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FSFE Newsletter - December 2016

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Help us now to grow bigger and make a difference in 2017

This year, the FSFE celebrated its 15th birthday. 15 years of empowering users, supporting communities, and pushing for better legislation. 15 years during which we saw that all activities, even if considered small at the time, can become big when we work together. 15 years during which we saw that that all activities, even if considered impossible at the time, can succeed when we stand together. Together, we have even succeeded against the heaviest lobbying of large interest groups. All of this would not have been possible without the continuous support of our community, contributing thousands of hours of their work time and backing us financially. If you are a frequent reader of our newsletter, and you like our work but you are not yet part of our community ... then consider joining the FSFE!

Help us to grow bigger and make a difference in 2017: https://fsfe.org/join

Russian Bill makes Free Software a Public Priority

In mid October, the lower chamber of the Russian Federation ("Duma") approved a bill that will boost Free Software on multiple levels within the Russian Federation's public sector. It requires the public sector to prioritise Free Software over proprietary alternatives, gives precedence to local IT businesses that offer Free Software for public tenders, and recognises the need to encourage collaboration with the global network of Free Software organisations and communities.

The legislators made an extra effort to ensure a proper use of language. The bill talks about "Free Software", explicitly mentions the four freedoms and even uses "GNU/Linux" to refer to the most widespread free operating system.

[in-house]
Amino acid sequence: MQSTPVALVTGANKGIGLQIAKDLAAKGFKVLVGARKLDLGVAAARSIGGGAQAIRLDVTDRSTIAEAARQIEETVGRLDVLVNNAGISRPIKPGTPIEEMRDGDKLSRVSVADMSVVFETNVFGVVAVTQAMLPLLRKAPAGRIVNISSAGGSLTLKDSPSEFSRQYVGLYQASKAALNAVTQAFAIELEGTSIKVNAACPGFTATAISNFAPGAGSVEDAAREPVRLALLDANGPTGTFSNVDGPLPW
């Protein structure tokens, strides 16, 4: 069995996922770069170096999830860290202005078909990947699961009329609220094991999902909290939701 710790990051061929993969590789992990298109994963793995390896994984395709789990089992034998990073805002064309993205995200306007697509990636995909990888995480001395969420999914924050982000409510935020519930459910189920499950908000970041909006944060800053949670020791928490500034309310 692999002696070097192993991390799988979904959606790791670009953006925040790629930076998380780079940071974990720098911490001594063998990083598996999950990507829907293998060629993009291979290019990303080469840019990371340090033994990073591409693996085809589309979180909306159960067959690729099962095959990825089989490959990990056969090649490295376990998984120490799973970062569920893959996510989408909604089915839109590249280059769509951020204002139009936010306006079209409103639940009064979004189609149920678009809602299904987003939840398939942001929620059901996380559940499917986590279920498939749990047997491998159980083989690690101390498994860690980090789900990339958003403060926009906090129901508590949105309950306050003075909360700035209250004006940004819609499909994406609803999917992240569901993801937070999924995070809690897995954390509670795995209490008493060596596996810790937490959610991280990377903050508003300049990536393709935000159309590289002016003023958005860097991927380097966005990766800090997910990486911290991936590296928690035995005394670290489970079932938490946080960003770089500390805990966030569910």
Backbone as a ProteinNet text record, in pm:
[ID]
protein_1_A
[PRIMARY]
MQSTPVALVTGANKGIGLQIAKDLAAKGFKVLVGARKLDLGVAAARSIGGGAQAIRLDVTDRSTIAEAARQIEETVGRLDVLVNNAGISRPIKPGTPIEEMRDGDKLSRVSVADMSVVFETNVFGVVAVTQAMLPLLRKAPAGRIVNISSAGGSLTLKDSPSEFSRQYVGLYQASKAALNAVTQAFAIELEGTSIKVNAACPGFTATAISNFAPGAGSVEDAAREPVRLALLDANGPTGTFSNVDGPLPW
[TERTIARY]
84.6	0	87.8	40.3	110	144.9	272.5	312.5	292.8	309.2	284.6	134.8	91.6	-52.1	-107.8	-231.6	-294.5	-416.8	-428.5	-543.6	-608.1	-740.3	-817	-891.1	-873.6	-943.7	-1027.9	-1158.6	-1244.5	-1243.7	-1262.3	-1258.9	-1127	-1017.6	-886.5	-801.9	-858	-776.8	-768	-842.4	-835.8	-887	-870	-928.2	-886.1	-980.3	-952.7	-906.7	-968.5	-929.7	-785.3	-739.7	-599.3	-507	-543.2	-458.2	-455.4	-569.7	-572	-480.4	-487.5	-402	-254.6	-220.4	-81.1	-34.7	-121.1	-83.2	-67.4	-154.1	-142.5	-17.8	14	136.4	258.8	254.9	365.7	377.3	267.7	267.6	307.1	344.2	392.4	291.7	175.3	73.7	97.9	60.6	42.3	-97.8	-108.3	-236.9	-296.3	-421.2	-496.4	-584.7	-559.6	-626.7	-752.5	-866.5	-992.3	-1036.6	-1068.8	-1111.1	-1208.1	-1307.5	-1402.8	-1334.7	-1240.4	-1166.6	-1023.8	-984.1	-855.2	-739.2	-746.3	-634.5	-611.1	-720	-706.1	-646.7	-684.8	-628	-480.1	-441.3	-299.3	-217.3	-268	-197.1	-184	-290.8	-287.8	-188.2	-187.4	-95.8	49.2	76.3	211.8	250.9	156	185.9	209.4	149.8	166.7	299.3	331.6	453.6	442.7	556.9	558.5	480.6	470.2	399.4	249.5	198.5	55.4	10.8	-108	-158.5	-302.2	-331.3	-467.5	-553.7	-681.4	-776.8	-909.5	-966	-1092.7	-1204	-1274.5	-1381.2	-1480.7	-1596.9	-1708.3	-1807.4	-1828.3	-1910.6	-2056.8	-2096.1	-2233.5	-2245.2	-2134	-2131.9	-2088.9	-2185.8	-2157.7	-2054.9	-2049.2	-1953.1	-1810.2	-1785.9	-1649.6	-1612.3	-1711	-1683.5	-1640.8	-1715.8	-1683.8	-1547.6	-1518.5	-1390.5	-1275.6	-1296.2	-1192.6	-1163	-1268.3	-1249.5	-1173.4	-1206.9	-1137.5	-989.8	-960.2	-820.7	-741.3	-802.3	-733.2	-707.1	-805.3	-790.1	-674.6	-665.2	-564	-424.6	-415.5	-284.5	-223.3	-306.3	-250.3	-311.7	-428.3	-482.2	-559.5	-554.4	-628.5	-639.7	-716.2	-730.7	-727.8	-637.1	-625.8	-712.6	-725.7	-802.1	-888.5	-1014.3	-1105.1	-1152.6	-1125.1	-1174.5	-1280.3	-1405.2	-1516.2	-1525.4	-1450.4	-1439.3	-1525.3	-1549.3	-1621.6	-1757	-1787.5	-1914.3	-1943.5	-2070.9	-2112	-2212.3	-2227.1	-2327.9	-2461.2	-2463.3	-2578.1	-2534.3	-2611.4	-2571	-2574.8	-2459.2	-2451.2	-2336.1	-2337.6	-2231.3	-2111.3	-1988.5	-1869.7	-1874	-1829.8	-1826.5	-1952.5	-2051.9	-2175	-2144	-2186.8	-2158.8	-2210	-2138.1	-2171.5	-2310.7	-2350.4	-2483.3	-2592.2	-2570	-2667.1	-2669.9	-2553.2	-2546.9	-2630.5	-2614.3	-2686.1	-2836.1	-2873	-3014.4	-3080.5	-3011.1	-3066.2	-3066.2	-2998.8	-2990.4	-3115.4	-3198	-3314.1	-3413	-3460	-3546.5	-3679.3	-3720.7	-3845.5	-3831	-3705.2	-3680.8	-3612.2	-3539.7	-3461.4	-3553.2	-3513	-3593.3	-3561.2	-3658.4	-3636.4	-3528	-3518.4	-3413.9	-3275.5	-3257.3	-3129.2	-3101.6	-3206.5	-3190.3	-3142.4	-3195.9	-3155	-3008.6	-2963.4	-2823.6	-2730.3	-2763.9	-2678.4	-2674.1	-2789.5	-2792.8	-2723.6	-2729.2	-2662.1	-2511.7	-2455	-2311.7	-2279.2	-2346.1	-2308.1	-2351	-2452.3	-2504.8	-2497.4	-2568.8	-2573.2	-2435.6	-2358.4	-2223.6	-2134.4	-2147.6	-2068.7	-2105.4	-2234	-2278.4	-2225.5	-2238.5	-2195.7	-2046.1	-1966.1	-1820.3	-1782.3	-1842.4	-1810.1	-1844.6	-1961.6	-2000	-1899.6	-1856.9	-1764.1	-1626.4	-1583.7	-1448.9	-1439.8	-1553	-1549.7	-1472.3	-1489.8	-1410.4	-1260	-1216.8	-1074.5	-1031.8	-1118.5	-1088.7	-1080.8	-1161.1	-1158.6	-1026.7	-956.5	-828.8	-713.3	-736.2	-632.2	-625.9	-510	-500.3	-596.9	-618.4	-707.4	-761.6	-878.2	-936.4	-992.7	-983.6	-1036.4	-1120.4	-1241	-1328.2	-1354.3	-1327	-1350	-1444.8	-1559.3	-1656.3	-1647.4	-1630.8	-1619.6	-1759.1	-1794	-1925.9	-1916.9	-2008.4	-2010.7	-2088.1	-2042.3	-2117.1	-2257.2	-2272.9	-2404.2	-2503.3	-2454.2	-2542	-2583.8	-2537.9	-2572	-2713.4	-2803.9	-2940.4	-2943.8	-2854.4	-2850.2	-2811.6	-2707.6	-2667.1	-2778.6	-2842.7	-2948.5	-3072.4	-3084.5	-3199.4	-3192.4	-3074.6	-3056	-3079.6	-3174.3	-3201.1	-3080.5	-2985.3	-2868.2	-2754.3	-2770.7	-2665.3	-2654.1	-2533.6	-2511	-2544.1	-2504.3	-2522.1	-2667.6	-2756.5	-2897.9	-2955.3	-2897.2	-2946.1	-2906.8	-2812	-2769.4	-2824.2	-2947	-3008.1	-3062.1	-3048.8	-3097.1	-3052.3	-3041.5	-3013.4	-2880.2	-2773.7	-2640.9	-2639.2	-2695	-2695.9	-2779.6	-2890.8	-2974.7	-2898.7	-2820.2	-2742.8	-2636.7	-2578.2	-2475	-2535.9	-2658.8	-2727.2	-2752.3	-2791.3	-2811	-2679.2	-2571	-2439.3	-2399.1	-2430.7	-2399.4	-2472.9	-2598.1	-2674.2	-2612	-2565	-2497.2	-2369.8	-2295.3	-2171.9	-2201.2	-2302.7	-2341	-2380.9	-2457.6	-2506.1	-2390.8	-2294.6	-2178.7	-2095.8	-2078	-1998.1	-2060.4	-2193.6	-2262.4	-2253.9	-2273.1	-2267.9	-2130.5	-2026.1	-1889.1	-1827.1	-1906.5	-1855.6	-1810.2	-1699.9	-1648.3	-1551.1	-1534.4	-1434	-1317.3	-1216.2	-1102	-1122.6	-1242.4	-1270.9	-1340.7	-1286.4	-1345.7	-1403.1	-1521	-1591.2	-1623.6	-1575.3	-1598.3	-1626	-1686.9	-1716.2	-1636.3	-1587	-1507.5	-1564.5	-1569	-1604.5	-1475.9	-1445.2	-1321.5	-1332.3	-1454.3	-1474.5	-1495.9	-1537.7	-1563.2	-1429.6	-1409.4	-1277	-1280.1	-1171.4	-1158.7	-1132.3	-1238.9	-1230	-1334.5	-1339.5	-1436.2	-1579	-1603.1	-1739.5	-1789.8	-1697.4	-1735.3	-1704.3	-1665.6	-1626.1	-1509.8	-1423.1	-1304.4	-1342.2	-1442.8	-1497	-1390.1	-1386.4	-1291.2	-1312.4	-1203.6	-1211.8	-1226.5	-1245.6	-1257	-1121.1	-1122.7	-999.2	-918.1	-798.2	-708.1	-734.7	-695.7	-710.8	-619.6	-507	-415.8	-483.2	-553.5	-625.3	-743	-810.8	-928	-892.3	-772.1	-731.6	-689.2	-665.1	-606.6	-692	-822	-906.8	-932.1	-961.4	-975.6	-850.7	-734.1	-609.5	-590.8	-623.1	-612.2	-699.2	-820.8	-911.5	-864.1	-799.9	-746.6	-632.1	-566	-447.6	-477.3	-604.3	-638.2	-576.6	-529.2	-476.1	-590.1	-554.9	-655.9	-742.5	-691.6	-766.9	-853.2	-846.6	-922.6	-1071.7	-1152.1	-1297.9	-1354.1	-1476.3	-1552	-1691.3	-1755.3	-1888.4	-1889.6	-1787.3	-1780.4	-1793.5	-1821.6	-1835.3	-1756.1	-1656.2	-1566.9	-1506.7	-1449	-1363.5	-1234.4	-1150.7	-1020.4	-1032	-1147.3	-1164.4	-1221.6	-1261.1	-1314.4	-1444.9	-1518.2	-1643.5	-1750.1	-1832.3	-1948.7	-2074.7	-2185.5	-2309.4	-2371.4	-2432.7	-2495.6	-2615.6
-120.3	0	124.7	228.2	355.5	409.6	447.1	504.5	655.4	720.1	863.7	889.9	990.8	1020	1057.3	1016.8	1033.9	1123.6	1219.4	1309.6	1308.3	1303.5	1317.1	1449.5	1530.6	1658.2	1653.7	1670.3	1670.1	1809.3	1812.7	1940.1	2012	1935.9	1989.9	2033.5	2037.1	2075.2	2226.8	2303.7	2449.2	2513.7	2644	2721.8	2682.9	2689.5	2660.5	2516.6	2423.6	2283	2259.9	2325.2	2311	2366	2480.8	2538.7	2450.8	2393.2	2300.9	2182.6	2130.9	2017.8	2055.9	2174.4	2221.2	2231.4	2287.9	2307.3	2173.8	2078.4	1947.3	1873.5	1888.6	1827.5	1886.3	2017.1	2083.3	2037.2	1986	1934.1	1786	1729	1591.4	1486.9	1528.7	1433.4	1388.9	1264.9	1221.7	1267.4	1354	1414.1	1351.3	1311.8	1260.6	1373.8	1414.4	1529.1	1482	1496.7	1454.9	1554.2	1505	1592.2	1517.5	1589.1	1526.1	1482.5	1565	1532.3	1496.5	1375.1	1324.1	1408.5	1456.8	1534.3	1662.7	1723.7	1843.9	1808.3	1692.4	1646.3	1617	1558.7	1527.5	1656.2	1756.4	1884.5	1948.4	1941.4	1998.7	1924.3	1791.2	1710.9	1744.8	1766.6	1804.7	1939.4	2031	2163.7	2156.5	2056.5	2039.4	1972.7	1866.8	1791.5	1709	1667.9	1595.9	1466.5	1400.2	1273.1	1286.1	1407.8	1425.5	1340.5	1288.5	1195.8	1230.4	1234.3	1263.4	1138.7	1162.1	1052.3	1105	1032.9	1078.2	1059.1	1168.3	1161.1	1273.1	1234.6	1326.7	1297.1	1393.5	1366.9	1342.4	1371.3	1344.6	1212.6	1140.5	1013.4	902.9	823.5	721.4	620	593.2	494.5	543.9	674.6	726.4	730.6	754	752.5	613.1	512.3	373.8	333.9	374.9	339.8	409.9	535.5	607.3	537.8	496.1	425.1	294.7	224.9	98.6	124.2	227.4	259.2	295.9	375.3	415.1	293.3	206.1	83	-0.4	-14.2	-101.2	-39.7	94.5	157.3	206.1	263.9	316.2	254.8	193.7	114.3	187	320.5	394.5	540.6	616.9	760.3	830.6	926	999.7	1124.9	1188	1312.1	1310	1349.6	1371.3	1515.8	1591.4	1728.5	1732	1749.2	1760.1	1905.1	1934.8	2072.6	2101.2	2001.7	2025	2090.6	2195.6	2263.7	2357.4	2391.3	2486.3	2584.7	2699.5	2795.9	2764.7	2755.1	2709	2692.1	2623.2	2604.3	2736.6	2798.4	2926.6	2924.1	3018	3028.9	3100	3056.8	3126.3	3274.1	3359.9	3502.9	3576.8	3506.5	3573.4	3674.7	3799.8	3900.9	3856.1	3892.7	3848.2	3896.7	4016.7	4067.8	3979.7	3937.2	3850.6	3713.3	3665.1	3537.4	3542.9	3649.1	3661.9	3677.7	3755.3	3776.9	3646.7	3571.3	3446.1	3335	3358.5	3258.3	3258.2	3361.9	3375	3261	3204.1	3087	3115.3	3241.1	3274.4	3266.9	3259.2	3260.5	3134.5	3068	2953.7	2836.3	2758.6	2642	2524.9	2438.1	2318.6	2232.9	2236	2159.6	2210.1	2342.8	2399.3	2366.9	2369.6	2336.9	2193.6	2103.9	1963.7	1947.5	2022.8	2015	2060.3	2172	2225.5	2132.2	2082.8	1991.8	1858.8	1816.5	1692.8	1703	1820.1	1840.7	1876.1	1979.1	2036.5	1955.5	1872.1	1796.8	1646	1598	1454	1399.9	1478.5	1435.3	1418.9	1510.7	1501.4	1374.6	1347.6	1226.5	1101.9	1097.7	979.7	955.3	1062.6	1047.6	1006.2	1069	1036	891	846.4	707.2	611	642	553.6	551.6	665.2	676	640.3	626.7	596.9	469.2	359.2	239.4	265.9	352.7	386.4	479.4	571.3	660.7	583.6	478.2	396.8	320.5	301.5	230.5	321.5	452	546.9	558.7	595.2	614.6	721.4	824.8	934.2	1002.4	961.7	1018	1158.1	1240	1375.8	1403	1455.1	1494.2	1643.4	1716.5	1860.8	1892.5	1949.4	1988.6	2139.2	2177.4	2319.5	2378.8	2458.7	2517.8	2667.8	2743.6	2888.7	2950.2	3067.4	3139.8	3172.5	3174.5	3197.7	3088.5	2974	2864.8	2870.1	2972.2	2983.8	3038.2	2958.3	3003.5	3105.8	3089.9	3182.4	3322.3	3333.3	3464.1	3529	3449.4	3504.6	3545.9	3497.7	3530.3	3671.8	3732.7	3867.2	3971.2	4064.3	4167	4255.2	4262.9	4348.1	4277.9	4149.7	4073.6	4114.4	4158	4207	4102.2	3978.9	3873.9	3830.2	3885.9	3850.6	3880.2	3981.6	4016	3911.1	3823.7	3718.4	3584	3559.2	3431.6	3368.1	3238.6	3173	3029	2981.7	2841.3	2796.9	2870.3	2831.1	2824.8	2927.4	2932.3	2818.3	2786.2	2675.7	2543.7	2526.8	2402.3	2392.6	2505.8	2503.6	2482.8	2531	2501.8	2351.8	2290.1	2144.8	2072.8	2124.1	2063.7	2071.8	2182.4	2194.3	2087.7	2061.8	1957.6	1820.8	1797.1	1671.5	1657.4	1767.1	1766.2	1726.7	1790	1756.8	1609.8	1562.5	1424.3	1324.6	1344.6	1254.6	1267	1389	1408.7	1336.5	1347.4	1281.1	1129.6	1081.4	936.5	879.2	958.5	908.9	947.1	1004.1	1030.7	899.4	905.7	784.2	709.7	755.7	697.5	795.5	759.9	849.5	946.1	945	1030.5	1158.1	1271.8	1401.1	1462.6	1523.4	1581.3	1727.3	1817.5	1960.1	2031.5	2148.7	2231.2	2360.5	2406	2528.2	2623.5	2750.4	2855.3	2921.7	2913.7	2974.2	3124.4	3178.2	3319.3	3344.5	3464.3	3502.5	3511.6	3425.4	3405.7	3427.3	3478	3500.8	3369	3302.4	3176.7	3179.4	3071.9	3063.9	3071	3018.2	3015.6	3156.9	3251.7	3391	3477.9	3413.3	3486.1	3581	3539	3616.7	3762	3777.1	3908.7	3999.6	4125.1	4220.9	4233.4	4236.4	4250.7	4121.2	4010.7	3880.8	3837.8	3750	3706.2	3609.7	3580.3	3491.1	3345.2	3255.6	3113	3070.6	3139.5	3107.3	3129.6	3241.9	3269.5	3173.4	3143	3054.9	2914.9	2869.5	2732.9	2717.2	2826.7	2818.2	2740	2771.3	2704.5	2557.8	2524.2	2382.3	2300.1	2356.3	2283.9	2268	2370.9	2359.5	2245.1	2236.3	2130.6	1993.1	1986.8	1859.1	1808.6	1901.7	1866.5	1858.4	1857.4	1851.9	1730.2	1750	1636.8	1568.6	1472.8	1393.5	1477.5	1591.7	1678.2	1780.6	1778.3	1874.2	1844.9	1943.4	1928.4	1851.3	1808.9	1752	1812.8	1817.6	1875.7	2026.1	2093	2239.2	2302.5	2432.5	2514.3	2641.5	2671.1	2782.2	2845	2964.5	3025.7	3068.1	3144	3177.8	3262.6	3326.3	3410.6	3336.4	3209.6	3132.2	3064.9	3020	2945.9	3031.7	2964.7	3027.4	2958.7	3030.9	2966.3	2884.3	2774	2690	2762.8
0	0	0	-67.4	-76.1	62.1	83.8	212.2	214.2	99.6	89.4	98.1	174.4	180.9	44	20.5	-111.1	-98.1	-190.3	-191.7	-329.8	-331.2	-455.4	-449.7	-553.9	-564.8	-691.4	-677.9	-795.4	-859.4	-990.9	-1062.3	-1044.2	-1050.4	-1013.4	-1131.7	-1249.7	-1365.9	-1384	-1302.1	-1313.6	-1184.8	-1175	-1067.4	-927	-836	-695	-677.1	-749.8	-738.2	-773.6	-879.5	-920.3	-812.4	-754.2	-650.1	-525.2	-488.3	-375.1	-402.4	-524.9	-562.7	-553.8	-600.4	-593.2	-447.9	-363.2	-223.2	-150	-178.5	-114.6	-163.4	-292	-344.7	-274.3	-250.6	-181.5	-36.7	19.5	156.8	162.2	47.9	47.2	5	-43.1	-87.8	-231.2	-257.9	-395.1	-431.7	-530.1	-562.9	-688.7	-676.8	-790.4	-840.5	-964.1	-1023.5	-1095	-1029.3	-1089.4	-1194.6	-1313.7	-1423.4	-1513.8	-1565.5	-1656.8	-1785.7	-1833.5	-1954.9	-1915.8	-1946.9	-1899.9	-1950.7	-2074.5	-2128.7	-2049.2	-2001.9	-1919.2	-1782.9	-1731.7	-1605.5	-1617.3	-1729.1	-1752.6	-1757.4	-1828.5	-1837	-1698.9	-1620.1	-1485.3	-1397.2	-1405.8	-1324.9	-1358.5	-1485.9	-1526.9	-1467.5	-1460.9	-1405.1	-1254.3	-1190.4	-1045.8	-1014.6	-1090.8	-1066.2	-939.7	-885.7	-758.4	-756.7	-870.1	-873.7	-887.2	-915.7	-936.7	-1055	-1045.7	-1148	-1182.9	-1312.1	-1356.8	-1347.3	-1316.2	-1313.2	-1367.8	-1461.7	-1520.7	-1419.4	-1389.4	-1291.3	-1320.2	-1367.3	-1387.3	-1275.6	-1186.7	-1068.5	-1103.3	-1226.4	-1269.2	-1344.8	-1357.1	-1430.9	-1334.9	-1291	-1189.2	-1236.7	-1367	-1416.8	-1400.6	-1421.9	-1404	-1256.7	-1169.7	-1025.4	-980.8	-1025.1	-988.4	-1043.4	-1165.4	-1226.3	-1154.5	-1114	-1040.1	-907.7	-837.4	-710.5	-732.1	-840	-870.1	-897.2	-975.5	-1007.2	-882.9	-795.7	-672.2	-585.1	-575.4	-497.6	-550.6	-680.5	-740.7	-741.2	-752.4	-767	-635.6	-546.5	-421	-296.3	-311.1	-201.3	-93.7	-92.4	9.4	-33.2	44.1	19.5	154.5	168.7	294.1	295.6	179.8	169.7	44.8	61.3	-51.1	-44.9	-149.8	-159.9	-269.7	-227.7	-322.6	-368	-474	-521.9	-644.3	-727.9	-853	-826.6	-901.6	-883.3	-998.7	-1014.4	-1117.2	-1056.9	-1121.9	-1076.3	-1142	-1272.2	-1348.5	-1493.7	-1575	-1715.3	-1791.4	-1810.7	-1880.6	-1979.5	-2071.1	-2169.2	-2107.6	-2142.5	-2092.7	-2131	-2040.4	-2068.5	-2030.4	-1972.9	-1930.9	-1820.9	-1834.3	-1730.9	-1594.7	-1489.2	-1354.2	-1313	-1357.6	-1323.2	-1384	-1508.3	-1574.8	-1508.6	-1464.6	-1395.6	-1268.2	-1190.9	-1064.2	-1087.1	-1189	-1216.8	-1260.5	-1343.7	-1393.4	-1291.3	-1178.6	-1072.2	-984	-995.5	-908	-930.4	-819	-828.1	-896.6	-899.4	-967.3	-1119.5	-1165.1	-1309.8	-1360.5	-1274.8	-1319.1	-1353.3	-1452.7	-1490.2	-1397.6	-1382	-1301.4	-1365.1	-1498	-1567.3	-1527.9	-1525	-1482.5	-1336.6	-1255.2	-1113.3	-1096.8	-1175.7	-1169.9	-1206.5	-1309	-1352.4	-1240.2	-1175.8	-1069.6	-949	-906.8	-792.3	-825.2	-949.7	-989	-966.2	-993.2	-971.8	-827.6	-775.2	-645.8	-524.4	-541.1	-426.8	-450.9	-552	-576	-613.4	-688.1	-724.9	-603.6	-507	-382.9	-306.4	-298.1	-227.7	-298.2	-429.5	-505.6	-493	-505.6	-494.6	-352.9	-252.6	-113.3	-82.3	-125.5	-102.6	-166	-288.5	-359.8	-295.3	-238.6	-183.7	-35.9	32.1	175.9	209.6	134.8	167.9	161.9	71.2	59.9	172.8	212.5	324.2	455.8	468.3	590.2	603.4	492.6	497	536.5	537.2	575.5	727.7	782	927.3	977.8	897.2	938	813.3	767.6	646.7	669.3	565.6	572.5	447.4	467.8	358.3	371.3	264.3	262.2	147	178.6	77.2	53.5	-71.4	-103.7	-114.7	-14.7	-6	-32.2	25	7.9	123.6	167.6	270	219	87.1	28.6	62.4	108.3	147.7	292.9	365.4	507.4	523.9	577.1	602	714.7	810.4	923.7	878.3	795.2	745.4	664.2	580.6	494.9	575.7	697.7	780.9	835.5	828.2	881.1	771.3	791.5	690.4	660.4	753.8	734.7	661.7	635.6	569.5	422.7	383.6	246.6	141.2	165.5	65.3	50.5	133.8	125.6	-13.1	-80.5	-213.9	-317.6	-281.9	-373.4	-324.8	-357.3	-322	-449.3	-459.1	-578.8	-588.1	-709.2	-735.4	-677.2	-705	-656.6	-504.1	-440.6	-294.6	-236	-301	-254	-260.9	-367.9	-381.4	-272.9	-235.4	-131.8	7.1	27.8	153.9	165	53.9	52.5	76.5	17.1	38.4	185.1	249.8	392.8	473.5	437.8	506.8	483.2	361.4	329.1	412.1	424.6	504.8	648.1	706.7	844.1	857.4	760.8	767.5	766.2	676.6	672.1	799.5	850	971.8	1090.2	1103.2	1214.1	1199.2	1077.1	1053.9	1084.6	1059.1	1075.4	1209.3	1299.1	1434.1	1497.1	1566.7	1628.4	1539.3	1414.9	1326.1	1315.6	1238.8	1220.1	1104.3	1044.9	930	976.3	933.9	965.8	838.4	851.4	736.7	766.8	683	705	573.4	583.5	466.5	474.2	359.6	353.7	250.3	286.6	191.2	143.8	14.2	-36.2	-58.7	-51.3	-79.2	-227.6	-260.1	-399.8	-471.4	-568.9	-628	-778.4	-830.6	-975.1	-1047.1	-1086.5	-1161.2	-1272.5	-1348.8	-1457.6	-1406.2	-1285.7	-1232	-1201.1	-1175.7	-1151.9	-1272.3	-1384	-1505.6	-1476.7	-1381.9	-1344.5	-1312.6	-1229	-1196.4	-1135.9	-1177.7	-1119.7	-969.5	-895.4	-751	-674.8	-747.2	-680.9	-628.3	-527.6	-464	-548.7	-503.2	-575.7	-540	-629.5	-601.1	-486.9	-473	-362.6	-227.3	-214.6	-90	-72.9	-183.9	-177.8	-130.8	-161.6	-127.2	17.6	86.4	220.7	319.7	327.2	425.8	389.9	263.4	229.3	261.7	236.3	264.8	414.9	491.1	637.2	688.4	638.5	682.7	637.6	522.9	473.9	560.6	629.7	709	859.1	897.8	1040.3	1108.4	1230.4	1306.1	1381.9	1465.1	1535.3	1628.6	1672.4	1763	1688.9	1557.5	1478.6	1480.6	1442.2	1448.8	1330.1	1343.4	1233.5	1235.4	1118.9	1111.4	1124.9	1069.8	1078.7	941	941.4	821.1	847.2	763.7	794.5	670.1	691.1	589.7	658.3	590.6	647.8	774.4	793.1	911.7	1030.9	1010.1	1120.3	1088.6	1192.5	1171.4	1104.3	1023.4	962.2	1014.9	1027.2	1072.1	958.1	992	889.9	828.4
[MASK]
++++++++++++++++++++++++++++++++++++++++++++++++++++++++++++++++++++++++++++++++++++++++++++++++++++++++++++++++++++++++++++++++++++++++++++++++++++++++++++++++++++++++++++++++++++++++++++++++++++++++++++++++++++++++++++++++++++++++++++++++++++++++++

As our Policy Analyst Polina Malaja puts it: "The bill is an example of public software procurement done right."

What else have we done?


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From the community

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Good Free Software news

Good news from public administrations in Europe and worldwide: Hungary aims to create a standard Free-Software based PC desktop configuration for all its ministries and central government departments. A parliament resolution urging the government to draft a migration plan to Free Software solutions was adopted by the Parliament of Navarre in Spain. France has added source code to the list of state documents covered by freedom of information laws, but introduces a new exception if disclosure would threaten government security.

Good news on European level: A Free Software FIWARE platform, funded by the European Commission creates new IoT opportunities for businesses, while the Joint Research Centre (JRC), as part of its active Free Software distribution policy, released Free Software for forestry and Internet risk awareness.

Under the light of the Transatlantic Open Data Partnership between EU-US, a new R library for economic data was developed and published on GitHub.

And finally, in 2016, Linux has been running on 99,6%, or 498 out of the top 500 fastest supercomputers in the world .

Help us to improve our newsletter

Do you think we have missed some news, or you'd like specific news to appear in the next newsletter? Please share this and any other feedback by writing to newsletter@fsfe.org

Thanks to all the volunteers, Fellows and corporate donors who enable our work,

your editors Olga Gkotsopoulou and Erik Albers, FSFE

PS: Because of the holiday season there will not be a newsletter in January.